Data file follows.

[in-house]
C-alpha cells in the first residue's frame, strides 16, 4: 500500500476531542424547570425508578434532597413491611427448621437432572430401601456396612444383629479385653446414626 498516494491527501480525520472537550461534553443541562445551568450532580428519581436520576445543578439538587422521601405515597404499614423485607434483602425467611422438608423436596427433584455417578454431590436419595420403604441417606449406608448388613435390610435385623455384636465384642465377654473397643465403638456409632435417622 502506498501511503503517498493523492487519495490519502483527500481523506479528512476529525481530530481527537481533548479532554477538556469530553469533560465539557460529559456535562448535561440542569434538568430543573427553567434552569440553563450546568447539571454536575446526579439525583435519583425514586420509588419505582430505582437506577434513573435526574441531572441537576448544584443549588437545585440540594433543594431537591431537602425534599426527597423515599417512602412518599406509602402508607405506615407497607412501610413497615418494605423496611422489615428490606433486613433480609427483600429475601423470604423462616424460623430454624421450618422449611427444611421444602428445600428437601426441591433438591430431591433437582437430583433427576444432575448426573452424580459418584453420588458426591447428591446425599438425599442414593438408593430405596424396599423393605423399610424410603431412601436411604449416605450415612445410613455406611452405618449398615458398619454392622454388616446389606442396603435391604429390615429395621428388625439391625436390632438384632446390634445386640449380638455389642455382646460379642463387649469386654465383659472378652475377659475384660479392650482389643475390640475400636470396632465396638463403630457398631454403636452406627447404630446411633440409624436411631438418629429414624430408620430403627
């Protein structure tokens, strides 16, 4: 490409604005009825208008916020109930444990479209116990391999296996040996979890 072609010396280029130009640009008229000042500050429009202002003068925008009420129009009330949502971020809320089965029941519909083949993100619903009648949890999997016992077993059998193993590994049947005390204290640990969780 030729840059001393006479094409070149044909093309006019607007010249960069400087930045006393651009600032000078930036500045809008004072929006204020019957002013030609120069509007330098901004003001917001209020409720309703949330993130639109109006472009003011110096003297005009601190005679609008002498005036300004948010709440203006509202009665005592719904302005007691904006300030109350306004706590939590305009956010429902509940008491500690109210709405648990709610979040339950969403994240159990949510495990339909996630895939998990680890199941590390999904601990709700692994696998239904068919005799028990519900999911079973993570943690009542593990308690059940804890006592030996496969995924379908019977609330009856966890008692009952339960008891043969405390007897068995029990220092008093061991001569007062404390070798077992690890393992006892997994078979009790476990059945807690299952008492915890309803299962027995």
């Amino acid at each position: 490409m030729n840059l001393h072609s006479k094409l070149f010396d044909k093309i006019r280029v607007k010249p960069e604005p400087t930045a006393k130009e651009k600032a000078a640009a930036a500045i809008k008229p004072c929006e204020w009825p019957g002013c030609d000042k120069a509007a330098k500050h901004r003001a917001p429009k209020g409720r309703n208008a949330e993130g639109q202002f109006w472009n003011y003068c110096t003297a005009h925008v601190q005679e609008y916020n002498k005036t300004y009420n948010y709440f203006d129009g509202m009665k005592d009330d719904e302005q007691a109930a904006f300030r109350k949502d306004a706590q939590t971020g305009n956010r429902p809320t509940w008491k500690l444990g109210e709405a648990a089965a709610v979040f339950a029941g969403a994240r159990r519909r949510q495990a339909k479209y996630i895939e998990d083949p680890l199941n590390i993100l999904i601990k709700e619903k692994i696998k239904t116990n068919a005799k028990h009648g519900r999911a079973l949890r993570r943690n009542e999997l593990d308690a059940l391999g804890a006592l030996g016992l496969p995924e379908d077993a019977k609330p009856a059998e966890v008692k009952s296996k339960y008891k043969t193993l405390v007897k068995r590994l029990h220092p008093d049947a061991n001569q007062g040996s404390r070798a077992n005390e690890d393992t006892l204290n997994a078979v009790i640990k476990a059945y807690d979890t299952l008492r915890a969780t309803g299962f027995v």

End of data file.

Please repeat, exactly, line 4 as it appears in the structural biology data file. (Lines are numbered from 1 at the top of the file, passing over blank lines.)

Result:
């Amino acid at each position: 490409m030729n840059l001393h072609s006479k094409l070149f010396d044909k093309i006019r280029v607007k010249p960069e604005p400087t930045a006393k130009e651009k600032a000078a640009a930036a500045i809008k008229p004072c929006e204020w009825p019957g002013c030609d000042k120069a509007a330098k500050h901004r003001a917001p429009k209020g409720r309703n208008a949330e993130g639109q202002f109006w472009n003011y003068c110096t003297a005009h925008v601190q005679e609008y916020n002498k005036t300004y009420n948010y709440f203006d129009g509202m009665k005592d009330d719904e302005q007691a109930a904006f300030r109350k949502d306004a706590q939590t971020g305009n956010r429902p809320t509940w008491k500690l444990g109210e709405a648990a089965a709610v979040f339950a029941g969403a994240r159990r519909r949510q495990a339909k479209y996630i895939e998990d083949p680890l199941n590390i993100l999904i601990k709700e619903k692994i696998k239904t116990n068919a005799k028990h009648g519900r999911a079973l949890r993570r943690n009542e999997l593990d308690a059940l391999g804890a006592l030996g016992l496969p995924e379908d077993a019977k609330p009856a059998e966890v008692k009952s296996k339960y008891k043969t193993l405390v007897k068995r590994l029990h220092p008093d049947a061991n001569q007062g040996s404390r070798a077992n005390e690890d393992t006892l204290n997994a078979v009790i640990k476990a059945y807690d979890t299952l008492r915890a969780t309803g299962f027995v």